If you are not already familiar with how skill levels in Ardor work I suggest you read Understanding Ardor Skill Levels before continuing.
There are many things to consider when assigning grades. In this article we will tackle three.
- What do the grades represent?
- How often should I assign them.
- How does Ardor fit into the overall grade for your math class?
What do grades represent?
The first task is to define the purpose of what a grade means in your classroom. Some schools clearly define this philosophy for teachers. Other schools leave it up to a individual teachers professional discretion. When I talk with teachers I often hear a wide range of opinions.
"Effort matters. If they don't do the homework they can't get an A."
"Grades need to reflect motivation. It is important to keep hope alive."
"Grades should match student skill. Period."
The purpose of this article is not find philosophical consensus. The purpose is to help you define what a grade represents so you can effectively integrate Ardor into your classroom.
Ardor does all of the corrective grading automatically. That data is piped to the teacher. The teacher now has access to a wealth of information. A teacher now knows how many problems a student completed, the percentage correct and the highest skill level reached. But how does the skill level translate into a grade? There are many different grading scales such as traditional A through F scale and a balanced grading scale. You might enjoy looking at the Wikipedia article on all the different variants used around the world.
If you are using a standards based grading philosophy then translating Ardor skill levels into a grade would be an easy logical step. I suggest you assign the grade given for demonstrating proficiency to level 3. For example using a traditional A through F scale a B often indicates proficiency. (Figure 1 shows an example.)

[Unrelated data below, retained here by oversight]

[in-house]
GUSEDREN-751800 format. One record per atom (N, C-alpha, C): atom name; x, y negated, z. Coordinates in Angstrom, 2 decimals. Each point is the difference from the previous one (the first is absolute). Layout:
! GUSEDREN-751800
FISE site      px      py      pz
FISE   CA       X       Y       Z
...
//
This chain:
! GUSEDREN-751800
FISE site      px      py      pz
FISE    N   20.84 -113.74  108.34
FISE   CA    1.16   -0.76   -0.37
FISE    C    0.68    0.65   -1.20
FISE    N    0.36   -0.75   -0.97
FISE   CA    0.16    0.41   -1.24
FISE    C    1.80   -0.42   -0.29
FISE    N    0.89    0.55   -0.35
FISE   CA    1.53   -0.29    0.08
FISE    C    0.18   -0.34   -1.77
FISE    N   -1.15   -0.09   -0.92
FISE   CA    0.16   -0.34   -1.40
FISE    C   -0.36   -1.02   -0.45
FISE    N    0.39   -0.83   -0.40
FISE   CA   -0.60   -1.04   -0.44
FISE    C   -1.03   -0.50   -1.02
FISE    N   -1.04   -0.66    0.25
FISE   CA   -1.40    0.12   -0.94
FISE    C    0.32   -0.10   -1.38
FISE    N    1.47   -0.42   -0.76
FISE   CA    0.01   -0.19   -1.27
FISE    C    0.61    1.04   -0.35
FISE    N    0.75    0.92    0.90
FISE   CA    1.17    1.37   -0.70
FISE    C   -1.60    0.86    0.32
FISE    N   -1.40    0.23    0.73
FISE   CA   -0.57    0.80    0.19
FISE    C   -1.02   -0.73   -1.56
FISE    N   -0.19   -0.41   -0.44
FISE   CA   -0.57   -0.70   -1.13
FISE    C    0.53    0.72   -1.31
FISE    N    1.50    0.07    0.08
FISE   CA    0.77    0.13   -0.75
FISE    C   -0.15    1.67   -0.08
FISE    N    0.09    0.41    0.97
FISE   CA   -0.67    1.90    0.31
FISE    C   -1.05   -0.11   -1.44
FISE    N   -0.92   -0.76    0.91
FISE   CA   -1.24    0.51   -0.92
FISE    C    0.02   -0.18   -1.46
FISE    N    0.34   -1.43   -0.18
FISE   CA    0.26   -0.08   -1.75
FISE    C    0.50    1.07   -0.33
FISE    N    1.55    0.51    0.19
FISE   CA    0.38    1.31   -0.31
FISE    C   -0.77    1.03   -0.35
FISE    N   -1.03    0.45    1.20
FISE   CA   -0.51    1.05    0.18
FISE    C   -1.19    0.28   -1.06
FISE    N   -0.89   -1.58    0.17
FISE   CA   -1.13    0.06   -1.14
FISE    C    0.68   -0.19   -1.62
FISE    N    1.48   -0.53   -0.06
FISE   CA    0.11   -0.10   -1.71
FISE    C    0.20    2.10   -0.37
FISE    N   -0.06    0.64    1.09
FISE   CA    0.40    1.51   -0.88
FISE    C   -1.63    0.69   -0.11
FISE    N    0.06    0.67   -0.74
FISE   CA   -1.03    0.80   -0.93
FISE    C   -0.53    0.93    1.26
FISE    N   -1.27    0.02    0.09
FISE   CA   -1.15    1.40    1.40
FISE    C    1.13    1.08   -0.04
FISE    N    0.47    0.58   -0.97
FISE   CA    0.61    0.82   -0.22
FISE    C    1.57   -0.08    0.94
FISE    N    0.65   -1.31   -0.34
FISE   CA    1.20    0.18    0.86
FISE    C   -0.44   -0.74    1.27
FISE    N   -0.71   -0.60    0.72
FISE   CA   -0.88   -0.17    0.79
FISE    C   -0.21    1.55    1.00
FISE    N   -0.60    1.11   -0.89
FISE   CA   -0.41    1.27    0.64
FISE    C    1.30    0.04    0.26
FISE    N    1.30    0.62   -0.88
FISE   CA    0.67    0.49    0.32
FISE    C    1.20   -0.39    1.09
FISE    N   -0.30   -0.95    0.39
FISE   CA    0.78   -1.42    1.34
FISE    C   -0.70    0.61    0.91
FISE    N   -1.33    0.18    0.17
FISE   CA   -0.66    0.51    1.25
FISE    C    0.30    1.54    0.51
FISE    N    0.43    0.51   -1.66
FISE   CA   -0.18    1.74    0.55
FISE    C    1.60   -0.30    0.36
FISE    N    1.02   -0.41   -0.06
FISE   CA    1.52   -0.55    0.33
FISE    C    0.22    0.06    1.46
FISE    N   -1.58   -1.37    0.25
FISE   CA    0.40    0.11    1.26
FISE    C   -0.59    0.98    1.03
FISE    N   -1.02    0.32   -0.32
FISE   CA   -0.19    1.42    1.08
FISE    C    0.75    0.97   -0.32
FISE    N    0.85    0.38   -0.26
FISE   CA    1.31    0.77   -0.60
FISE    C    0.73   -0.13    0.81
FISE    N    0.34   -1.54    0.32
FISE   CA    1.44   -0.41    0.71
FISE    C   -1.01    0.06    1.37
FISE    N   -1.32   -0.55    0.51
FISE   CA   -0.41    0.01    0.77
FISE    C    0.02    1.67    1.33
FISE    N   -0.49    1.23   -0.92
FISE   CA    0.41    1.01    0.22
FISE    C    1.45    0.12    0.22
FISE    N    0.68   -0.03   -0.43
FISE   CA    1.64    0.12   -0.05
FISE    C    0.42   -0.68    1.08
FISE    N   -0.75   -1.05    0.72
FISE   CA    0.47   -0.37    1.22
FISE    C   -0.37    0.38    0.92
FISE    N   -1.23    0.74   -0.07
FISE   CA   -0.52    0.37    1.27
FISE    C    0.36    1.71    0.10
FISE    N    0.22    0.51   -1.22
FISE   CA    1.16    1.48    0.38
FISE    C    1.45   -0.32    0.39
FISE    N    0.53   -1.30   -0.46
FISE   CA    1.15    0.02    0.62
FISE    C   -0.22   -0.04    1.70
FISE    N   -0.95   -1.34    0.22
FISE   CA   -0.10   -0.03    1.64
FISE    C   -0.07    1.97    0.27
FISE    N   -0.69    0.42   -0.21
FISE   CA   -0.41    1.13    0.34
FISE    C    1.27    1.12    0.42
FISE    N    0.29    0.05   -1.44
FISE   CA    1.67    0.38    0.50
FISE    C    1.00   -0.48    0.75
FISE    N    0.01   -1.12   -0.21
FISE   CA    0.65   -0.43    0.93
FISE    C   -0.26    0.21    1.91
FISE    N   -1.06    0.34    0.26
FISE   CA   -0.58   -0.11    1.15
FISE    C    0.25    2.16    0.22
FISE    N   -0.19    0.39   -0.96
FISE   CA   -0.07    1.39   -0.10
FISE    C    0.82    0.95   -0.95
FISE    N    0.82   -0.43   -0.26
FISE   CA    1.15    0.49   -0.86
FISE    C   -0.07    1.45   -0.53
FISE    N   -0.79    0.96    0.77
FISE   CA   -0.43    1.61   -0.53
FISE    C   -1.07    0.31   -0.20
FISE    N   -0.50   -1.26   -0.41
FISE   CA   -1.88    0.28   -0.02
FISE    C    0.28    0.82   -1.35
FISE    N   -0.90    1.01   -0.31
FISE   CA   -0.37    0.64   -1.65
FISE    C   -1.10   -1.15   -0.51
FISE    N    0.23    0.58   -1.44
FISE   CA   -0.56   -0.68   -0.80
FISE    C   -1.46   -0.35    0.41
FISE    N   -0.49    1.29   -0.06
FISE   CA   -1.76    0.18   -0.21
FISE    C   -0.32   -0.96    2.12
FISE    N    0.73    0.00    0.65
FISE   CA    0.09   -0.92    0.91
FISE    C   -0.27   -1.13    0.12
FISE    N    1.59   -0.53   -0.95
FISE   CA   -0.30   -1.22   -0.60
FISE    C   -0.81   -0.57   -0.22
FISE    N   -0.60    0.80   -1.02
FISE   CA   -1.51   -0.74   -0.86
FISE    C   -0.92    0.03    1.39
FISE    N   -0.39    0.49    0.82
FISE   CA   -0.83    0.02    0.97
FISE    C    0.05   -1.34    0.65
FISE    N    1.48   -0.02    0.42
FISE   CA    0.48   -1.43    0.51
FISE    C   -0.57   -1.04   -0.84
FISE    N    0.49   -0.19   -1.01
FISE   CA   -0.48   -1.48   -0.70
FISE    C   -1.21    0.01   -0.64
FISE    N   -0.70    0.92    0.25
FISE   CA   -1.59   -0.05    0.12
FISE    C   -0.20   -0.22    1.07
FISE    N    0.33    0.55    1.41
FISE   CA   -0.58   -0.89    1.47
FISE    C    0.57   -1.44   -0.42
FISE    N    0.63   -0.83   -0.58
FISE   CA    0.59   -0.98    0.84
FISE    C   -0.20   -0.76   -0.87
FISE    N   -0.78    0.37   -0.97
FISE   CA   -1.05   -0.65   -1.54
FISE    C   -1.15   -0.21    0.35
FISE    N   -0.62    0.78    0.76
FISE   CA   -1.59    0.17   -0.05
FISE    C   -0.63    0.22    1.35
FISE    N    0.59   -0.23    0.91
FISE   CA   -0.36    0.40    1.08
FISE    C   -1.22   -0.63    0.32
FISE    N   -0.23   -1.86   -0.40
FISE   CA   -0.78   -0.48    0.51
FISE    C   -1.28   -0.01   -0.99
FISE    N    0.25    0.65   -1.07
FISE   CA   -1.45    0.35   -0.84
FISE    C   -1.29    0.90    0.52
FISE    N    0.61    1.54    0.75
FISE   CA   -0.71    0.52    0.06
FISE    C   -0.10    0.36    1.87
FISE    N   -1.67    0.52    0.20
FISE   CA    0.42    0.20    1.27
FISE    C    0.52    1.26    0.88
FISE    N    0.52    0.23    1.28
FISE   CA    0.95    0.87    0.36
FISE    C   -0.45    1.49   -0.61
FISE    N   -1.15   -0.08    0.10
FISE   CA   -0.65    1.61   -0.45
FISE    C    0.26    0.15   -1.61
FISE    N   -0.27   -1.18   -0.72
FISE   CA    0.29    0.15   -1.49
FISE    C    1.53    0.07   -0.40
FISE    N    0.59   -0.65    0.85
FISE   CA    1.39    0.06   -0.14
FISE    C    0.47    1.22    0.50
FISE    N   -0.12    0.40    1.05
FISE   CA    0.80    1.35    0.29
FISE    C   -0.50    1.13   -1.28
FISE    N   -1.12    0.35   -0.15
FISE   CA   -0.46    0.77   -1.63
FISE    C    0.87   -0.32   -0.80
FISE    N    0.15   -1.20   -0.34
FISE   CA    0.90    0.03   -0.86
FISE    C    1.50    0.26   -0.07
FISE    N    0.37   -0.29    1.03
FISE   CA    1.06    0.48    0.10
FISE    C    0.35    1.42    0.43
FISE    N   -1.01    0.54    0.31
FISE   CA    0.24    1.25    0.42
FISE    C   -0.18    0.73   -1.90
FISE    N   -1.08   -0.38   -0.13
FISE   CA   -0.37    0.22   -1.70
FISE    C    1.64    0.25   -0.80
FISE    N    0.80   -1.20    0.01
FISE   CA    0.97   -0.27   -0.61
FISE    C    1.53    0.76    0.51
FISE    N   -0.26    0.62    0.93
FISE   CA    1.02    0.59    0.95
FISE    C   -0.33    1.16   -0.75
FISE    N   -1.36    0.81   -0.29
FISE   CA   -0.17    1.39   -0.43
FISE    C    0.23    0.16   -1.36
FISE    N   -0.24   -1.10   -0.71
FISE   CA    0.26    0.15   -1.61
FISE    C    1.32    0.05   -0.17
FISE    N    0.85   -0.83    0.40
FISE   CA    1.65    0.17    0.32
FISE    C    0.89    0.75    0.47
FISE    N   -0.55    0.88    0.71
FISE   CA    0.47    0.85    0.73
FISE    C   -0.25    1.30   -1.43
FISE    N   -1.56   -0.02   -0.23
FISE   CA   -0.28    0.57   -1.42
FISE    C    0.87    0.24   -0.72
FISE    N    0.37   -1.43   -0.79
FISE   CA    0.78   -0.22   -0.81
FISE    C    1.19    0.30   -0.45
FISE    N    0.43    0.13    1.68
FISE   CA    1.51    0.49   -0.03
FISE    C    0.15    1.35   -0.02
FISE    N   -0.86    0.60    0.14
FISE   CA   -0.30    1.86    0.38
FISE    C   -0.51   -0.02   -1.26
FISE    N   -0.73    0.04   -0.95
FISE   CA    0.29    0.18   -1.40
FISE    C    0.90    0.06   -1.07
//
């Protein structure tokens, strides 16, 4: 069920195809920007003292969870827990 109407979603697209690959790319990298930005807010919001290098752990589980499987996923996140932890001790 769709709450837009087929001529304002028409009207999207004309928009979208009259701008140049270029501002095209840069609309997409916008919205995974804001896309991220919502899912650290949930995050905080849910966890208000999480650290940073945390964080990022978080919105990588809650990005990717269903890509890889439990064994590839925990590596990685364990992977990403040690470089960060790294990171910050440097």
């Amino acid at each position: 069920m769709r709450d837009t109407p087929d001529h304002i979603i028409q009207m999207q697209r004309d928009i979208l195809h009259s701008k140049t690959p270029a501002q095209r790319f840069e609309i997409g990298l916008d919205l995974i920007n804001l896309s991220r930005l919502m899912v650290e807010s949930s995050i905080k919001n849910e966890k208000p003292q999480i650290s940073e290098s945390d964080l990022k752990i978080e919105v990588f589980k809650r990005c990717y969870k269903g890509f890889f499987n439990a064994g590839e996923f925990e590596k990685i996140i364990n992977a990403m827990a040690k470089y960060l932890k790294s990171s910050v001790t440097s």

Traditional A-F Scale
Level 0 F
Level 1 D
Level 2 C
Level 3 B
Level 4+ A
Four-Point Balanced Scale.
Level 0 0
Level 1 1
Level 2 2
Level 3 3
Level 4+ 4
How Often Should I assign Grades?
The Ardor teacher dashboard reports a student skill level for each problem type in real-time. That means that a student who in week one is at a level 2 might be at level 3 by week two. Before we continue it is important to note that Ardor is not intended to be a summative assessment. Ardor is intended to provide math practice and monitor progress. Therefore if Ardor is being used as part of a classroom grade philosophically Ardor should be viewed as a formative assessment. From conversations with teachers who are using Ardor Math three approaches have emerged.
- The Formative Sufficiency Approach
- The Formative Proficiency Approach
- Don't Grade Formative Assessments
The Formative Sufficiency Approach
In this approach the philosophy suggests that the rate of learning and the students ability to repeatedly demonstrate proficiency are important factors to a student's grade. A teacher using Ardor could take weekly or bi-monthly snapshots. For example You could tell the class that you will positing a grade for one-step equations this Friday. In this scenario you would post in your gradebook a formative grade that represents the level each student achieved on one step equations. Then a week or two later you could take another snap shot of one variable equations. This gives you a grade that reprents a students progress and repeated demonstration of proficiency or sufficiency.
The Formative Sufficiency Approach
In this approach the philosophy suggests that the final grade should represent only skill level as measured on both formative and summative assessments. In this approach Ardor is used to monitor progress. Teachers take snapshots of different problem types. However, in this approach teachers override the older snapshot with the current skill level.
Don't Grade Formative Assessments
In this approach the philosophy is that only summative assessments (Tests) should be used as part of the grade. In this scenario Ardor is not entered into the gradebook at all. Ardor is instead used to monitor and adjust lesson plans based on student progress. Ardor gives the teacher the confidence that students are ready for a summative assessment.
How does Ardor fit into the overall grade for your math class?
The answer to this question depends on your personal philosophy. Do you give weekly quizzes? Do you put quizzes into the gradebook? Could Ardor be used as a quiz replacement? What percent of formative assessments are entered into the gradebook? Do you grade homework? What does homework represent? Is it a snapshot of progress? Could you use a Formative Sufficiency Approach using Ardor as a homework replacement? Given that Ardor gives you real-time data on student progress. Would you wait to give a summative assessment until students demonstrated proficiency? Would you give such an assessment early if the class was ready?
We want to hear from you. Please tell us how you use Ardor in the classroom. Leave us a comment below.